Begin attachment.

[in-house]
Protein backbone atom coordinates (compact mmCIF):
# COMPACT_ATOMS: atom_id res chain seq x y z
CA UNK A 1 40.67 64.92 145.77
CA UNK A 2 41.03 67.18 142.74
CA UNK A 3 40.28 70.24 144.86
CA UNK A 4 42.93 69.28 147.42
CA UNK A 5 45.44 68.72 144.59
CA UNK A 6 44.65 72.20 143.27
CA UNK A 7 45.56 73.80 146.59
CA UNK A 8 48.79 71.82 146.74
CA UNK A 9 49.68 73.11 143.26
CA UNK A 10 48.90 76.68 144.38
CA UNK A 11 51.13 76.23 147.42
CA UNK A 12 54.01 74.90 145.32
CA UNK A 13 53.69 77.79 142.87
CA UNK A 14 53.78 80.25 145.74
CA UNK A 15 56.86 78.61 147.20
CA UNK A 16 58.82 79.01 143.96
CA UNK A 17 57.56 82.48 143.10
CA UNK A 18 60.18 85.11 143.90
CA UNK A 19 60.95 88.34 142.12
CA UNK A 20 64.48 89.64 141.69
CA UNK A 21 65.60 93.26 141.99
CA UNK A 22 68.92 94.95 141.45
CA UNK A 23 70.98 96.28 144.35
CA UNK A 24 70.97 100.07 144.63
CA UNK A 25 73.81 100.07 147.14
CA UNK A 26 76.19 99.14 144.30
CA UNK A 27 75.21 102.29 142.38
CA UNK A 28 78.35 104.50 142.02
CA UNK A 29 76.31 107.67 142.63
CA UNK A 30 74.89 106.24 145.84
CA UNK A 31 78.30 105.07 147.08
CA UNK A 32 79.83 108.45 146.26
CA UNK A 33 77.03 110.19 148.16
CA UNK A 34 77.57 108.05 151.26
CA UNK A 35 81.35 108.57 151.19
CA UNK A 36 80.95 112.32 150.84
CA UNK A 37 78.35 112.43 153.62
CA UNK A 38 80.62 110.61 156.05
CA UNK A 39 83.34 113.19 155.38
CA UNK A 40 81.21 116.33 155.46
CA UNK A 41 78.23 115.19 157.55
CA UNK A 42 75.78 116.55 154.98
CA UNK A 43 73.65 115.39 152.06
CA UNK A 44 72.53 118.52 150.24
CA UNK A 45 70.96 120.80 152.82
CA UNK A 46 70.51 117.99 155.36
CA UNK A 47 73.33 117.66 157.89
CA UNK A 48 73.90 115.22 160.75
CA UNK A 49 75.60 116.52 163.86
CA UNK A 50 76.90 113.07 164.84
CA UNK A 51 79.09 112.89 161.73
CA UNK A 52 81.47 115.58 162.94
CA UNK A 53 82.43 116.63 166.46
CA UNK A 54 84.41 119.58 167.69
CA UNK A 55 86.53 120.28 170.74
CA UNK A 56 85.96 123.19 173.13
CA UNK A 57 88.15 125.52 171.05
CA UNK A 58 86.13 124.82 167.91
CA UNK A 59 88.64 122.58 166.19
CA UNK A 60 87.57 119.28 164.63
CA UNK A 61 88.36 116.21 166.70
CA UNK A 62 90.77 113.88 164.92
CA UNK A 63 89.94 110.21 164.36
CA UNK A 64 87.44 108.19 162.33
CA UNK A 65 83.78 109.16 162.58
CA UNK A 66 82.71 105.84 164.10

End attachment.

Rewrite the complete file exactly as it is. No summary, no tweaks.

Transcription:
[in-house]
Protein backbone atom coordinates (compact mmCIF):
# COMPACT_ATOMS: atom_id res chain seq x y z
CA UNK A 1 40.67 64.92 145.77
CA UNK A 2 41.03 67.18 142.74
CA UNK A 3 40.28 70.24 144.86
CA UNK A 4 42.93 69.28 147.42
CA UNK A 5 45.44 68.72 144.59
CA UNK A 6 44.65 72.20 143.27
CA UNK A 7 45.56 73.80 146.59
CA UNK A 8 48.79 71.82 146.74
CA UNK A 9 49.68 73.11 143.26
CA UNK A 10 48.90 76.68 144.38
CA UNK A 11 51.13 76.23 147.42
CA UNK A 12 54.01 74.90 145.32
CA UNK A 13 53.69 77.79 142.87
CA UNK A 14 53.78 80.25 145.74
CA UNK A 15 56.86 78.61 147.20
CA UNK A 16 58.82 79.01 143.96
CA UNK A 17 57.56 82.48 143.10
CA UNK A 18 60.18 85.11 143.90
CA UNK A 19 60.95 88.34 142.12
CA UNK A 20 64.48 89.64 141.69
CA UNK A 21 65.60 93.26 141.99
CA UNK A 22 68.92 94.95 141.45
CA UNK A 23 70.98 96.28 144.35
CA UNK A 24 70.97 100.07 144.63
CA UNK A 25 73.81 100.07 147.14
CA UNK A 26 76.19 99.14 144.30
CA UNK A 27 75.21 102.29 142.38
CA UNK A 28 78.35 104.50 142.02
CA UNK A 29 76.31 107.67 142.63
CA UNK A 30 74.89 106.24 145.84
CA UNK A 31 78.30 105.07 147.08
CA UNK A 32 79.83 108.45 146.26
CA UNK A 33 77.03 110.19 148.16
CA UNK A 34 77.57 108.05 151.26
CA UNK A 35 81.35 108.57 151.19
CA UNK A 36 80.95 112.32 150.84
CA UNK A 37 78.35 112.43 153.62
CA UNK A 38 80.62 110.61 156.05
CA UNK A 39 83.34 113.19 155.38
CA UNK A 40 81.21 116.33 155.46
CA UNK A 41 78.23 115.19 157.55
CA UNK A 42 75.78 116.55 154.98
CA UNK A 43 73.65 115.39 152.06
CA UNK A 44 72.53 118.52 150.24
CA UNK A 45 70.96 120.80 152.82
CA UNK A 46 70.51 117.99 155.36
CA UNK A 47 73.33 117.66 157.89
CA UNK A 48 73.90 115.22 160.75
CA UNK A 49 75.60 116.52 163.86
CA UNK A 50 76.90 113.07 164.84
CA UNK A 51 79.09 112.89 161.73
CA UNK A 52 81.47 115.58 162.94
CA UNK A 53 82.43 116.63 166.46
CA UNK A 54 84.41 119.58 167.69
CA UNK A 55 86.53 120.28 170.74
CA UNK A 56 85.96 123.19 173.13
CA UNK A 57 88.15 125.52 171.05
CA UNK A 58 86.13 124.82 167.91
CA UNK A 59 88.64 122.58 166.19
CA UNK A 60 87.57 119.28 164.63
CA UNK A 61 88.36 116.21 166.70
CA UNK A 62 90.77 113.88 164.92
CA UNK A 63 89.94 110.21 164.36
CA UNK A 64 87.44 108.19 162.33
CA UNK A 65 83.78 109.16 162.58
CA UNK A 66 82.71 105.84 164.10